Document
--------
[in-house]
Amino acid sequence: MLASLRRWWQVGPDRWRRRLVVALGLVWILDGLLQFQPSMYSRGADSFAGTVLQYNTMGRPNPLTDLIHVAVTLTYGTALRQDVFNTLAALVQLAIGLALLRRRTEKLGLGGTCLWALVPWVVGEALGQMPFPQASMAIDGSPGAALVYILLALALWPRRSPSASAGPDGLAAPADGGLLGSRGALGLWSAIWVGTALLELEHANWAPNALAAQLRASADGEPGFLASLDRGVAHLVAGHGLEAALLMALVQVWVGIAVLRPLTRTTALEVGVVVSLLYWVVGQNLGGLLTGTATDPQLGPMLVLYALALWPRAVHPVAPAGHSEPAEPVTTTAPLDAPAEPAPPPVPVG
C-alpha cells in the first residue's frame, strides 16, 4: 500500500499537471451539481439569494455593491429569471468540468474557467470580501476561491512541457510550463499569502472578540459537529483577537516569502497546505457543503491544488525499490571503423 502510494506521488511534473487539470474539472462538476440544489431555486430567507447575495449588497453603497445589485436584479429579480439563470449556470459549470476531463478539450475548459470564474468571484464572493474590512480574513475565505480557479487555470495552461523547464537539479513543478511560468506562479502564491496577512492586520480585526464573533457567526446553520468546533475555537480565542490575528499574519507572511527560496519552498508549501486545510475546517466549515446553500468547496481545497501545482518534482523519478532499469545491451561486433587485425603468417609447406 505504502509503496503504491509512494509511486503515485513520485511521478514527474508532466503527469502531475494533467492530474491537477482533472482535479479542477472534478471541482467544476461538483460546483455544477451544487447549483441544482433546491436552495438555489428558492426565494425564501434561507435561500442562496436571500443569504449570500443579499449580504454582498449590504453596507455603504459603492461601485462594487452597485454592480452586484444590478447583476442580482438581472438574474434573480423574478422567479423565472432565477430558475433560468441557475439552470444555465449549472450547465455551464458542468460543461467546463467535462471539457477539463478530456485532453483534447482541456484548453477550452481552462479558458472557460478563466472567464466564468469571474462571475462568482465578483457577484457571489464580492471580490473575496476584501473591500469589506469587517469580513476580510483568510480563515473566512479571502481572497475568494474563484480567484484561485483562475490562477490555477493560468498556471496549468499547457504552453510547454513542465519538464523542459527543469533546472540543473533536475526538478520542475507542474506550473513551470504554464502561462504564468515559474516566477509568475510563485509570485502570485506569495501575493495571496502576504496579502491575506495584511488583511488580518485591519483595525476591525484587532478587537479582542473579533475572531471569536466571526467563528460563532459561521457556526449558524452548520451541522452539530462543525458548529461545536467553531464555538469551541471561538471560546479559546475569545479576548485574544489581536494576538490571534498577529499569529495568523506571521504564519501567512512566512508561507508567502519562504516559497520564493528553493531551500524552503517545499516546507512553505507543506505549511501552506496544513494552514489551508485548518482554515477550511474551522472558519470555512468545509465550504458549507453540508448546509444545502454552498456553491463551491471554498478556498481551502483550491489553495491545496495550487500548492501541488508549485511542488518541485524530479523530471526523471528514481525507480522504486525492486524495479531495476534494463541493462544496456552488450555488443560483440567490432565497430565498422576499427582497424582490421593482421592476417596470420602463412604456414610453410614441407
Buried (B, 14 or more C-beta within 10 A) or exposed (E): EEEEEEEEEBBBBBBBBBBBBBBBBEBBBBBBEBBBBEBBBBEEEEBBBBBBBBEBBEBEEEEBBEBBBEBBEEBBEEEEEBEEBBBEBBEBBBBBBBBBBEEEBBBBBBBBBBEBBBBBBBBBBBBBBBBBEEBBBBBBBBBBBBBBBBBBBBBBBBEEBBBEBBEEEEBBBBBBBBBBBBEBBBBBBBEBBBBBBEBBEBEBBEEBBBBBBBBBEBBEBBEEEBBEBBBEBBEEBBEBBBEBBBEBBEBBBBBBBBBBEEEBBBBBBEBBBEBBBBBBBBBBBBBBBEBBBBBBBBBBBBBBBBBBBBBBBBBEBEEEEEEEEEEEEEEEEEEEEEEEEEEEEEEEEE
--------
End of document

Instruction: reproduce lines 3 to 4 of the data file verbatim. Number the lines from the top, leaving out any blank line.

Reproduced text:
C-alpha cells in the first residue's frame, strides 16, 4: 500500500499537471451539481439569494455593491429569471468540468474557467470580501476561491512541457510550463499569502472578540459537529483577537516569502497546505457543503491544488525499490571503423 502510494506521488511534473487539470474539472462538476440544489431555486430567507447575495449588497453603497445589485436584479429579480439563470449556470459549470476531463478539450475548459470564474468571484464572493474590512480574513475565505480557479487555470495552461523547464537539479513543478511560468506562479502564491496577512492586520480585526464573533457567526446553520468546533475555537480565542490575528499574519507572511527560496519552498508549501486545510475546517466549515446553500468547496481545497501545482518534482523519478532499469545491451561486433587485425603468417609447406 505504502509503496503504491509512494509511486503515485513520485511521478514527474508532466503527469502531475494533467492530474491537477482533472482535479479542477472534478471541482467544476461538483460546483455544477451544487447549483441544482433546491436552495438555489428558492426565494425564501434561507435561500442562496436571500443569504449570500443579499449580504454582498449590504453596507455603504459603492461601485462594487452597485454592480452586484444590478447583476442580482438581472438574474434573480423574478422567479423565472432565477430558475433560468441557475439552470444555465449549472450547465455551464458542468460543461467546463467535462471539457477539463478530456485532453483534447482541456484548453477550452481552462479558458472557460478563466472567464466564468469571474462571475462568482465578483457577484457571489464580492471580490473575496476584501473591500469589506469587517469580513476580510483568510480563515473566512479571502481572497475568494474563484480567484484561485483562475490562477490555477493560468498556471496549468499547457504552453510547454513542465519538464523542459527543469533546472540543473533536475526538478520542475507542474506550473513551470504554464502561462504564468515559474516566477509568475510563485509570485502570485506569495501575493495571496502576504496579502491575506495584511488583511488580518485591519483595525476591525484587532478587537479582542473579533475572531471569536466571526467563528460563532459561521457556526449558524452548520451541522452539530462543525458548529461545536467553531464555538469551541471561538471560546479559546475569545479576548485574544489581536494576538490571534498577529499569529495568523506571521504564519501567512512566512508561507508567502519562504516559497520564493528553493531551500524552503517545499516546507512553505507543506505549511501552506496544513494552514489551508485548518482554515477550511474551522472558519470555512468545509465550504458549507453540508448546509444545502454552498456553491463551491471554498478556498481551502483550491489553495491545496495550487500548492501541488508549485511542488518541485524530479523530471526523471528514481525507480522504486525492486524495479531495476534494463541493462544496456552488450555488443560483440567490432565497430565498422576499427582497424582490421593482421592476417596470420602463412604456414610453410614441407
Buried (B, 14 or more C-beta within 10 A) or exposed (E): EEEEEEEEEBBBBBBBBBBBBBBBBEBBBBBBEBBBBEBBBBEEEEBBBBBBBBEBBEBEEEEBBEBBBEBBEEBBEEEEEBEEBBBEBBEBBBBBBBBBBEEEBBBBBBBBBBEBBBBBBBBBBBBBBBBBEEBBBBBBBBBBBBBBBBBBBBBBBBEEBBBEBBEEEEBBBBBBBBBBBBEBBBBBBBEBBBBBBEBBEBEBBEEBBBBBBBBBEBBEBBEEEBBEBBBEBBEEBBEBBBEBBBEBBEBBBBBBBBBBEEEBBBBBBEBBBEBBBBBBBBBBBBBBBEBBBBBBBBBBBBBBBBBBBBBBBBBEBEEEEEEEEEEEEEEEEEEEEEEEEEEEEEEEEE